The last of the four Olympic swimmers involved in an alleged Brazilian robbery investigation is going home.
James Feigen, the 26-year-old gold medalist, has agreed to pay roughly $11,000 dollars or 35,000 Brazilian reals in exchange for his seized passport. As NBC News has confirmed, he gave a revised statement overnight to police and a judge.
"After a long deliberation, this agreement was reached...he will donate 35,000 real [approximately $10,800] to an institute, and with that the case is resolved," Feigen's attorney Breno Melaragno told reporters, according to NBC News. "After this donation is being done, his passport will be given back to him, and he will be free to return home."
The athlete's passport was originally seized after Judge Keyla Blanc De Cnop issued the order on Wednesday, demanding that teammate Ryan Lochte turn in his passport also. However, he had already arrived home in the United States. Gunnar Bentz and Jack Conger's passports were released to them Thursday, U.S. Olympic Committee CEO Scott Blackmun said in a statement. The two were later sighted checking into a departing flight out of Brazil and arrived in Miami Friday morning.
The passport seizure came as a result of discrepancies found in the swimmers' testimonies regarding a robbery they claimed to have suffered early Sunday morning. While Lochte has initially told NBC's Billy Bush their taxi had been pulled over by fake police officers, he later told Matt Lauer that the four had been at a gas station to use the bathroom when the alleged robbery happened.
During a press conference Thursday, Chief of Civil Police of Rio Fernando Veloso told reporters that they were unable to confirm that there was a robbery the way it was reported or claimed by the athletes based on surveillance footage obtained from the gas station and further testimonies.
Veloso described a different account, saying the athletes had caused damage in the bathroom and when the gas attendees approached them, they tried to get in their taxi and leave. However, according to the official, the attendees asked the taxi driver not to leave and wait for the police to arrive, but the athletes refused to stay there. During that time, a third person offered to interpret from Portuguese to English and told the athletes they had to pay for the damage, so they paid with a $20 dollar bill and 100 Brazilian reals and left before the police arrived.
Veloso was careful to note that the investigation is still underway and that they still are collecting testimonies, though according to the official, one of the swimmers confirmed the version of the new story that there was no robbery against the athletes. He said the unnamed swimmer narrated a version that is in alignment with the evidence, the testimonies, the witnesses, the surveillance video and the images.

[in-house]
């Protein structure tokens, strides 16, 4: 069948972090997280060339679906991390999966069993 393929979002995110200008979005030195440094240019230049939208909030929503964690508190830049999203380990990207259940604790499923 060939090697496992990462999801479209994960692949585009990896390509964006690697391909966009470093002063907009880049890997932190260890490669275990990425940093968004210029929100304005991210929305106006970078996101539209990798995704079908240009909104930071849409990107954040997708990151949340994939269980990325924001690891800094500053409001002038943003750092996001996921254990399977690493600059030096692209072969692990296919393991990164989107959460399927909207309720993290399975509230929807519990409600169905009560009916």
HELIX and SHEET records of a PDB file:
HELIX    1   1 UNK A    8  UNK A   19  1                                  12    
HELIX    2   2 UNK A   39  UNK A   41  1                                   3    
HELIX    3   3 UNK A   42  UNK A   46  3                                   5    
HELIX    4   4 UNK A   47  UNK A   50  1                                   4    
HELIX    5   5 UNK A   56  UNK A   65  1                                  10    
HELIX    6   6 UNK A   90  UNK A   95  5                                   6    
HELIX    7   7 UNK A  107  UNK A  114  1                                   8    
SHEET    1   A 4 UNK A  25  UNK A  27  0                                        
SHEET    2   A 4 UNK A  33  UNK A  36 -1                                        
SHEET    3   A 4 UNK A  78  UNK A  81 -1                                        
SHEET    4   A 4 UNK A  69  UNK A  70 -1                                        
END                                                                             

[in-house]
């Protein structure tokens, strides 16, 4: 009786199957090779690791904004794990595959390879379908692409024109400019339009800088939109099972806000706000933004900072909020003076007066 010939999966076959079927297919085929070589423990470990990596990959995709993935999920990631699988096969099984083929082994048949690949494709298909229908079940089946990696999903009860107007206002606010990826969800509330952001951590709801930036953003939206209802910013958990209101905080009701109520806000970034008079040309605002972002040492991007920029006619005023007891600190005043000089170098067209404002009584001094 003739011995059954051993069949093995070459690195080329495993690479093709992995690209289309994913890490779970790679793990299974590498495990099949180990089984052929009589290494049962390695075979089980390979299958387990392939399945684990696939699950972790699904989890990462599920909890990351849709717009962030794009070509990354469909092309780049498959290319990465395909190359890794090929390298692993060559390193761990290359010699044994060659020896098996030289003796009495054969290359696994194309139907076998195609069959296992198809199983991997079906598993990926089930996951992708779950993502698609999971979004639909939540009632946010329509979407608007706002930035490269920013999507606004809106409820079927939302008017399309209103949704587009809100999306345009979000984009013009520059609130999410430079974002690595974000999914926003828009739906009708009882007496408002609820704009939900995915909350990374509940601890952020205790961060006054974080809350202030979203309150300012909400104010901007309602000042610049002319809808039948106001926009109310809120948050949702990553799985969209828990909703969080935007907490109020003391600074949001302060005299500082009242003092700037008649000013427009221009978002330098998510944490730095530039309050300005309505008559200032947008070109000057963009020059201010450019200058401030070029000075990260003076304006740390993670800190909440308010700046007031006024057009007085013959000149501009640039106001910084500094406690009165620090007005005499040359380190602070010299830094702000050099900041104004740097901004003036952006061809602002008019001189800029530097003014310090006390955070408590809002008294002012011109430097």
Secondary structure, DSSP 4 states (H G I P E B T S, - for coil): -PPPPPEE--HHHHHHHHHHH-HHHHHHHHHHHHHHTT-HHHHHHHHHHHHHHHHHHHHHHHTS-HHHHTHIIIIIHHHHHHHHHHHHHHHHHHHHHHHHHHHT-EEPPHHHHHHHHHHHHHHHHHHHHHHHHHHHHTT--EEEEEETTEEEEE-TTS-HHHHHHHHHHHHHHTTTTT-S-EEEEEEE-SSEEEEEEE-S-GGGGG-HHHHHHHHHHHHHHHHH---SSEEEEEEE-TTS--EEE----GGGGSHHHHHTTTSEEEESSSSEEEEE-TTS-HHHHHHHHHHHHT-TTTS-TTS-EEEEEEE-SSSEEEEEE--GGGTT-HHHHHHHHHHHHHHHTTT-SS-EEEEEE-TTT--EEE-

While Veloso said there was no physical or verbal violence that could have lead the swimmers to think they were victims of a robbery, he did say they were asked to sit on the floor by the attendees and that there was use of a firearm to control them as the gas attendants say Lochte was visibly intoxicated and angry and the four men are large in stature.
"The behavior of these athletes is not acceptable, nor does it represent the values of Team USA or the conduct of the vast majority of its members," Scott Blackman, CEO of the United States Olympic Committee, said in a statement late Thursday. "We will further review the matter, and any potential consequences for the athletes, when we return to the United States. On behalf of the United States Olympic Committee, we apologize to our hosts in Rio and the people of Brazil for this distracting ordeal in the midst of what should rightly be a celebration of excellence."
USA Swimming Executive Director Chuck Wielgus echoed Blackman's remarks, saying in a statement, "The last five days have been difficult for our USA Swimming and United States Olympic families. While we are thankful our athletes are safe, we do not condone the lapse in judgement and conduct that led us to this point. It is not representative of what is expected as Olympians, as Americans, as swimmers and as individuals."
"That this is drawing attention away from Team USA's incredible accomplishments in the water and by other athletes across the Olympic Games is upsetting," the continued. "The athletes and their remarkable stories should be the focus."
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